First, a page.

Nurse Practitioners

Diagnose and treat acute, episodic, or chronic illness, independently or as part of a healthcare team. May focus on health promotion and disease prevention. May order, perform, or interpret diagnostic tests such as lab work and x rays. May prescribe medication. Must be registered nurses who have specialized graduate education.

Median Annual Wage: $95,350

Education: Master's degree (83%); Doctoral degree (7%); Post-baccalaureate certificate (3%)

Projected Growth: Much faster than average (22% or higher)

Related Job Titles: Nurse Practitioner; Family Nurse Practitioner; Family Practice Certified Advanced Registered Nurse Practitioner; Adult Nurse Practitioner; Pediatric Nurse Practitioner; Women's Health Care Nurse Practitioner; Acute Care Nurse Practitioner; Gastroenterology Nurse Practitioner; Advanced Practice Registered Nurse (APRN); Nurse Practitioner, Adult

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Source: O*NET OnLine information for Nurse Practitioners.

More Healthcare Practitioners and Technical Careers

  • Analyze and interpret patients' histories, symptoms, physical findings, or diagnostic information to develop appropriate diagnoses.
  • Diagnose or treat acute health care problems such as illnesses, infections, or injuries.
  • Recommend diagnostic or therapeutic interventions with attention to safety, cost, invasiveness, simplicity, acceptability, adherence, and efficacy.
  • Educate patients about self-management of acute or chronic illnesses, tailoring instructions to patients' individual circumstances.
  • Prescribe medication dosages, routes, and frequencies based on patient characteristics such as age and gender.
  • Order, perform, or interpret the results of diagnostic tests, such as complete blood counts (CBCs), electrocardiograms (EKGs), and radiographs (x-rays).
  • Maintain complete and detailed records of patients' health care plans and prognoses.
  • Develop treatment plans based on scientific rationale, standards of care, and professional practice guidelines.
  • Recommend interventions to modify behavior associated with health risks.
  • Detect and respond to adverse drug reactions, with special attention to vulnerable populations such as infants, children, pregnant and lactating women, or older adults.
  • Counsel patients about drug regimens and possible side effects or interactions with other substances such as food supplements, over-the-counter (OTC) medications, or herbal remedies.
  • Read current literature, talk with colleagues, or participate in professional organizations or conferences to keep abreast of developments in nursing.
  • Consult with or refer patients to appropriate specialists when conditions exceed the scope of practice or expertise.
  • Diagnose or treat chronic health care problems such as high blood pressure and diabetes.
  • Provide patients with information needed to promote health, reduce risk factors, or prevent disease or disability.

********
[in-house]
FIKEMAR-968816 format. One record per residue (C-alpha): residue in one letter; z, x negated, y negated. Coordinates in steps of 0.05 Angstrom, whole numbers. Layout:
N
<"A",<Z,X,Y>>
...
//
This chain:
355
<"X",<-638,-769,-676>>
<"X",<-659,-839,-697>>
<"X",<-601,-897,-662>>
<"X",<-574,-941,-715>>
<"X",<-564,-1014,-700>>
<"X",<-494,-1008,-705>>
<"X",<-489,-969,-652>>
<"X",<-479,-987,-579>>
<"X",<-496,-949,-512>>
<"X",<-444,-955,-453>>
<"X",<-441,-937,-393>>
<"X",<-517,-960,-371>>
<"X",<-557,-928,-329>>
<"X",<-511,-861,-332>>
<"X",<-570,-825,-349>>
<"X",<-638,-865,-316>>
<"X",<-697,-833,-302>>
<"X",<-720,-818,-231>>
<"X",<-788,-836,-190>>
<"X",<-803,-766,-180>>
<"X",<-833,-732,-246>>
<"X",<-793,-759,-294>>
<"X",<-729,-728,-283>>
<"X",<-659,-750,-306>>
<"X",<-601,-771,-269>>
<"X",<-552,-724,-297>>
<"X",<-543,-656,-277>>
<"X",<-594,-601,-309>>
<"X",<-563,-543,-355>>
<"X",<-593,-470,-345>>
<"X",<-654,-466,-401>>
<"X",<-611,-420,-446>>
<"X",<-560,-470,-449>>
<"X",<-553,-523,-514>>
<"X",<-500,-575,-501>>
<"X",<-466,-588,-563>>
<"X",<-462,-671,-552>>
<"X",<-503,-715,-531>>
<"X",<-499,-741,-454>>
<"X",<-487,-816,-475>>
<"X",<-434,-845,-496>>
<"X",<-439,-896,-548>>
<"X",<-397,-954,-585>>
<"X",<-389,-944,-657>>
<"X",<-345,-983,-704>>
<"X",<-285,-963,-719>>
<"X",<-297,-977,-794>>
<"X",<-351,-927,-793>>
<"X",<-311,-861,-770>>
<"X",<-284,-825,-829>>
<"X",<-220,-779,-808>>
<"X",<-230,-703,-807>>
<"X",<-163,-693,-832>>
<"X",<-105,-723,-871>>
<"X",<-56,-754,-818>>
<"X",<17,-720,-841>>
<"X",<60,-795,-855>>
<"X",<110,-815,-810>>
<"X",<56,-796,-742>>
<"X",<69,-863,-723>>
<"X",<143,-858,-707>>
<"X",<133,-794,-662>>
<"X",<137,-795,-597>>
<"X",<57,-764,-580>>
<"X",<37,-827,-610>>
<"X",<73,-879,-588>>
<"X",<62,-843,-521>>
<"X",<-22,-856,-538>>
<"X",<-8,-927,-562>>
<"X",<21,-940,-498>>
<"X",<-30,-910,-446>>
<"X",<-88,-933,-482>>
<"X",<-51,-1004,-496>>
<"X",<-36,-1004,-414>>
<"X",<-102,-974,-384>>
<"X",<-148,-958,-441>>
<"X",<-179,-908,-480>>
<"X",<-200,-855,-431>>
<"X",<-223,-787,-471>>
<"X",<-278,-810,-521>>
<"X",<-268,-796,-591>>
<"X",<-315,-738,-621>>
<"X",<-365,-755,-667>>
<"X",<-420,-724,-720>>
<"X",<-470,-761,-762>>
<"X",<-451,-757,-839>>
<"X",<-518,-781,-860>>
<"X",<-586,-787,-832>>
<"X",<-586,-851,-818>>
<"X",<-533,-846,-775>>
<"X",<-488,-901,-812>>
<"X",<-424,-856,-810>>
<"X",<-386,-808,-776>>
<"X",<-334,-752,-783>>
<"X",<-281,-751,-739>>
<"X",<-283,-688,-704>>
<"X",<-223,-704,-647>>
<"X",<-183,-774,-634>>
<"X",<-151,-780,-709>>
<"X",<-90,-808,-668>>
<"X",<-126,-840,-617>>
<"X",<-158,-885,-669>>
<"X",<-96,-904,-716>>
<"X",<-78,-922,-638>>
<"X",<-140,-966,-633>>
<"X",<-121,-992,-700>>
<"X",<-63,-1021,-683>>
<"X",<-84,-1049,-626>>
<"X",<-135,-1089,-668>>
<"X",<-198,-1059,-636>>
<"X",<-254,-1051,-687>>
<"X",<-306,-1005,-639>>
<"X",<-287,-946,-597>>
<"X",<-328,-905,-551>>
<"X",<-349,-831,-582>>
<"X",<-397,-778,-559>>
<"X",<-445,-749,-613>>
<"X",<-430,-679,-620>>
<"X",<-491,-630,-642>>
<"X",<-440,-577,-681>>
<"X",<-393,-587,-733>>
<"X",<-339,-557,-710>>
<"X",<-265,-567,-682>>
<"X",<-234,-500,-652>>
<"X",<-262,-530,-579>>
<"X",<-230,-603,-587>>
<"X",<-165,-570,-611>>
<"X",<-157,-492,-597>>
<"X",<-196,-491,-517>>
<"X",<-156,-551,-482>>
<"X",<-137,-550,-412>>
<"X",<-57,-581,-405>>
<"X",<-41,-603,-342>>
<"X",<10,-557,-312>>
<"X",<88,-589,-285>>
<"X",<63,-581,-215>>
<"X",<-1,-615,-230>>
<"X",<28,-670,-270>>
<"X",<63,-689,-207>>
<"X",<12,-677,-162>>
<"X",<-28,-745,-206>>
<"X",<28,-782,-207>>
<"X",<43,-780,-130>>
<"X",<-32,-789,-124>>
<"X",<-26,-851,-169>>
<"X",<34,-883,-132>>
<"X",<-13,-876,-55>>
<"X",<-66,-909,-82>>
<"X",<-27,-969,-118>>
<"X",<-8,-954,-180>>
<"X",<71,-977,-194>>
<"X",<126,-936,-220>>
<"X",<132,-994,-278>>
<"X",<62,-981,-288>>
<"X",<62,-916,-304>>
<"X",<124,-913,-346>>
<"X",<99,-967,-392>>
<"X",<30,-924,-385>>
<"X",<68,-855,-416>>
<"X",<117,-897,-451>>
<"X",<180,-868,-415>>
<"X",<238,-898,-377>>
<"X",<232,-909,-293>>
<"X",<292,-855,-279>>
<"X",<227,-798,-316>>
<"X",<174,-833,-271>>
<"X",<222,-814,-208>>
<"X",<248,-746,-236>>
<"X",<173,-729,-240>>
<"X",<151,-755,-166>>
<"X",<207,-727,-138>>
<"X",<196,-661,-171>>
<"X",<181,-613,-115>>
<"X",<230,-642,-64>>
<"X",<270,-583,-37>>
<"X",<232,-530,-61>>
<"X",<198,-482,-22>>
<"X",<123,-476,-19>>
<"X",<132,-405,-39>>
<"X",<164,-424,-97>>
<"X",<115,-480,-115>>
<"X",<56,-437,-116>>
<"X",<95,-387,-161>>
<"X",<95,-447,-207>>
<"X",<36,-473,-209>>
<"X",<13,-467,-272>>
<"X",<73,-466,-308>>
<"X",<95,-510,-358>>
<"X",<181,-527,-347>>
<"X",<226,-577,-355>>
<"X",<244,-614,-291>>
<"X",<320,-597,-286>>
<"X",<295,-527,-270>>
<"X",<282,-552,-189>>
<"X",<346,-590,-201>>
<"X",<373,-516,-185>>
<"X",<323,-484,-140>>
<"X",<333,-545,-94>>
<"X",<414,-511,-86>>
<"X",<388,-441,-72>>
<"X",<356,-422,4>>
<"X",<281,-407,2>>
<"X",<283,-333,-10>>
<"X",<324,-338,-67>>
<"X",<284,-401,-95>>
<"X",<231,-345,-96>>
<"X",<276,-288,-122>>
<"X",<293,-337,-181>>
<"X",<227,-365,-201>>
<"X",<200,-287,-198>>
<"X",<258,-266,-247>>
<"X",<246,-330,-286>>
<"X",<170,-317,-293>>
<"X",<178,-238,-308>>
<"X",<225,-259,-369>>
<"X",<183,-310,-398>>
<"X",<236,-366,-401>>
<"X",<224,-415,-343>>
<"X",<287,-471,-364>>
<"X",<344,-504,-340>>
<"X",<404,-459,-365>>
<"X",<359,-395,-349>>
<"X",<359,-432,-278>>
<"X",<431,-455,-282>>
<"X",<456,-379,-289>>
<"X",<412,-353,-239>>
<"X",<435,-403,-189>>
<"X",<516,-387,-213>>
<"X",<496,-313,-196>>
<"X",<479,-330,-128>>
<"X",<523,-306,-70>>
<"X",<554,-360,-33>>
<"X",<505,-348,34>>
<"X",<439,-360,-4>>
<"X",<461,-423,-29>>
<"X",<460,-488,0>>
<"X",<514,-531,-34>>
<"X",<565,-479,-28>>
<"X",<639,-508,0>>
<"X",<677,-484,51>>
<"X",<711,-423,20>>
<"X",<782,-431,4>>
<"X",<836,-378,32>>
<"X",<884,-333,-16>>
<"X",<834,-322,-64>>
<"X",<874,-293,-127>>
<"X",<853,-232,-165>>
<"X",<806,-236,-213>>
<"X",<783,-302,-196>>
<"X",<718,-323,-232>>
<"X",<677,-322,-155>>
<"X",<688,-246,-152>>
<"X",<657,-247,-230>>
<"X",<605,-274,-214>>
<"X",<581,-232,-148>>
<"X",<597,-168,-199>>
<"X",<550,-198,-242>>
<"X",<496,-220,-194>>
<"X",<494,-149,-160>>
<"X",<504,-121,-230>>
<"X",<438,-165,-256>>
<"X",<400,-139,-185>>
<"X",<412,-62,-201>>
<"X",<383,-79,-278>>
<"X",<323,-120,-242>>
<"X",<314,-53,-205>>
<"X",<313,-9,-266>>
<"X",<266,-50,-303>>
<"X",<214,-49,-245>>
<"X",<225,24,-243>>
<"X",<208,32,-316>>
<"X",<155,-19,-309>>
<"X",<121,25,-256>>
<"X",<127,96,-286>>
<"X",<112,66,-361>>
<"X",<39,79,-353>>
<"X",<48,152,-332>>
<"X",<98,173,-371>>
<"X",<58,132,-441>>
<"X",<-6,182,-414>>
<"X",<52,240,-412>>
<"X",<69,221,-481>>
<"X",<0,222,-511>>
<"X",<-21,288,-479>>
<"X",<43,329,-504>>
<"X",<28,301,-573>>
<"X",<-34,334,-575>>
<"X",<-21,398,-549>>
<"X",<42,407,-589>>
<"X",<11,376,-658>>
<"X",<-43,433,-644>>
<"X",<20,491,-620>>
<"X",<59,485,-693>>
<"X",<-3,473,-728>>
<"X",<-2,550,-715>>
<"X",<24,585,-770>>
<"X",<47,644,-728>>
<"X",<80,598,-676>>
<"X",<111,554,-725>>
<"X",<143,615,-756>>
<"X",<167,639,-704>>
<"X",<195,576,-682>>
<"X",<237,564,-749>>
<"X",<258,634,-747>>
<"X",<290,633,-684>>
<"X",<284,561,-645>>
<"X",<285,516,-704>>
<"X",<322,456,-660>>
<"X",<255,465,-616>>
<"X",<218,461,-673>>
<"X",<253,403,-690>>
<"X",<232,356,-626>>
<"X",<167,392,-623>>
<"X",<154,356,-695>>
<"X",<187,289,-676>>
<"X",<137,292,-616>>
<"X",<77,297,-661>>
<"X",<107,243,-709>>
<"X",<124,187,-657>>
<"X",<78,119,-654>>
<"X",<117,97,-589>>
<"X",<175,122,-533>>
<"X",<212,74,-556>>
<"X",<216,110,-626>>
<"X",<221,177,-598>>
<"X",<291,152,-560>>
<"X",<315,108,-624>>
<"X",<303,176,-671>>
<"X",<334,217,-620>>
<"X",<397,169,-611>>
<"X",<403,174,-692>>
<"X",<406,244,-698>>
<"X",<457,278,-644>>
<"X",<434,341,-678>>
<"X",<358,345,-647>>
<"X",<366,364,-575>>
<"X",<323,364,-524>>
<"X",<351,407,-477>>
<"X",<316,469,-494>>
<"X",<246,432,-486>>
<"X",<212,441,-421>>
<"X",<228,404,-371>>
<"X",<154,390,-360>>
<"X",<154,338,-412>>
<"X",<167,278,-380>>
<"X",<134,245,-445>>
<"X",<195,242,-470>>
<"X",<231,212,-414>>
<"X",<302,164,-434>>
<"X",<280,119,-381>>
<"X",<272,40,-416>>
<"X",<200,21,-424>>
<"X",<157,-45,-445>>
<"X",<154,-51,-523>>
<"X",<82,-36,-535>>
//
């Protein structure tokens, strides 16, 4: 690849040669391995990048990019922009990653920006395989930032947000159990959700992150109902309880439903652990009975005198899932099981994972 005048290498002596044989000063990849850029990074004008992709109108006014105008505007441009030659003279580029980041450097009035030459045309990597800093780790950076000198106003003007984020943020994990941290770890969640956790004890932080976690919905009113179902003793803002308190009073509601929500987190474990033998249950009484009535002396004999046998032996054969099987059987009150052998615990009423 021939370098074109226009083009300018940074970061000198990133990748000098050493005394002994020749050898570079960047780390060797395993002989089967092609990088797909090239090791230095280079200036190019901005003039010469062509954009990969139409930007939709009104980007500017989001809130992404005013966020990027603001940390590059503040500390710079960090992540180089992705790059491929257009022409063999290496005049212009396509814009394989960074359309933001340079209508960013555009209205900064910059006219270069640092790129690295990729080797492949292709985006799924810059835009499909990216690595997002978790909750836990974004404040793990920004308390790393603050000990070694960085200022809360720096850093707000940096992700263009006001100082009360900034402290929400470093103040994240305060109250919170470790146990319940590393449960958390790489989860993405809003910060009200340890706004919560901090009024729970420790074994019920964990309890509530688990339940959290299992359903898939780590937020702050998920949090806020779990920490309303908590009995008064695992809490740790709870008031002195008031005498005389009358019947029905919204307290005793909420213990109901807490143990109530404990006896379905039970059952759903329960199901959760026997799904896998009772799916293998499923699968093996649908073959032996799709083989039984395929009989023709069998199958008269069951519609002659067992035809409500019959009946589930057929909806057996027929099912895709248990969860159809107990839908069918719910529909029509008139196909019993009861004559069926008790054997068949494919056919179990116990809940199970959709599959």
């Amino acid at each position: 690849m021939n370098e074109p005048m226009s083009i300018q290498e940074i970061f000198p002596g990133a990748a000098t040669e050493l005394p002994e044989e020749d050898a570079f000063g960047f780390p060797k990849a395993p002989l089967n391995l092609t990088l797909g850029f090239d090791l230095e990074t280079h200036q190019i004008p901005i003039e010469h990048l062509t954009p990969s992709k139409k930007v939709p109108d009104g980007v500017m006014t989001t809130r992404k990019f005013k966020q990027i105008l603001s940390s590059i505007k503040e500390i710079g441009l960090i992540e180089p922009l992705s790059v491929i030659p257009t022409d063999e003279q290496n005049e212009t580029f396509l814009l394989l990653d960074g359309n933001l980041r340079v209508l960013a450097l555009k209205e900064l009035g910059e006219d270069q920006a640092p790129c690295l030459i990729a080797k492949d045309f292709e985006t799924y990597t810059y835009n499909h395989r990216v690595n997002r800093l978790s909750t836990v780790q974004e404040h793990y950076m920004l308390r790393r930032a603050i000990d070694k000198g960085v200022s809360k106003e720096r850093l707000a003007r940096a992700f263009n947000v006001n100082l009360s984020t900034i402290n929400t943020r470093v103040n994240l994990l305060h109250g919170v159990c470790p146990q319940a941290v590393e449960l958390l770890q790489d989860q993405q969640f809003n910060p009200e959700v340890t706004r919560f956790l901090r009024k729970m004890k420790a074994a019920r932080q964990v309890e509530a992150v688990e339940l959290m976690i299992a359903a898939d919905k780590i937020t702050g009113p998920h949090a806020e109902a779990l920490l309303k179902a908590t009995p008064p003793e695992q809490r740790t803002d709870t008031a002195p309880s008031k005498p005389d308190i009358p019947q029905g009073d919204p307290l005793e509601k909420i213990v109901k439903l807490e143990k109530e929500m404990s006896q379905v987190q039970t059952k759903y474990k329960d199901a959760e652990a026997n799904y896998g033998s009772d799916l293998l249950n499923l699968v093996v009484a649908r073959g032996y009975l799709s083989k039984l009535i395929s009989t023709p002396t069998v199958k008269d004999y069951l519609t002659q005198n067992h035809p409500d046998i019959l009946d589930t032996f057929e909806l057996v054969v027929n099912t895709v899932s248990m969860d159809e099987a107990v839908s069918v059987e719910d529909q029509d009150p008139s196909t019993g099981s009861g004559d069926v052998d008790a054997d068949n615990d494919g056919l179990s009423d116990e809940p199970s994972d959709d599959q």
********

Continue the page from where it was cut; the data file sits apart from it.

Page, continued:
• Treat or refer patients for primary care conditions, such as headaches, hypertension, urinary tract infections, upper respiratory infections, and dermatological conditions.
  • Diagnose or treat complex, unstable, comorbid, episodic, or emergency conditions in collaboration with other health care providers as necessary.
  • Schedule follow-up visits to monitor patients or evaluate health or illness care.
  • Perform routine or annual physical examinations.
  • Supervise or coordinate patient care or support staff activities.
  • Maintain current knowledge of state legal regulations for nurse practitioner practice including reimbursement of services.
  • Provide patients or caregivers with assistance in locating health care resources.
  • Maintain departmental policies and procedures in areas such as safety and infection control.
  • Perform primary care procedures such as suturing, splinting, administering immunizations, taking cultures, and debriding wounds.
  • Advocate for accessible health care that minimizes environmental health risks.
  • Keep abreast of regulatory processes and payer systems such as Medicare, Medicaid, managed care, and private sources.

Source: O*NET OnLine information for Nurse Practitioners.

  • Critical Thinking - Using logic and reasoning to identify the strengths and weaknesses of alternative solutions, conclusions or approaches to problems.
  • Active Listening - Giving full attention to what other people are saying, taking time to understand the points being made, asking questions as appropriate, and not interrupting at inappropriate times.
  • Speaking - Talking to others to convey information effectively.
  • Social Perceptiveness - Being aware of others' reactions and understanding why they react as they do.
  • Active Learning - Understanding the implications of new information for both current and future problem-solving and decision-making.
  • Judgment and Decision Making - Considering the relative costs and benefits of potential actions to choose the most appropriate one.
  • Complex Problem Solving - Identifying complex problems and reviewing related information to develop and evaluate options and implement solutions.
  • Service Orientation - Actively looking for ways to help people.
  • Monitoring - Monitoring/Assessing performance of yourself, other individuals, or organizations to make improvements or take corrective action.

Source: O*NET OnLine information for Nurse Practitioners.

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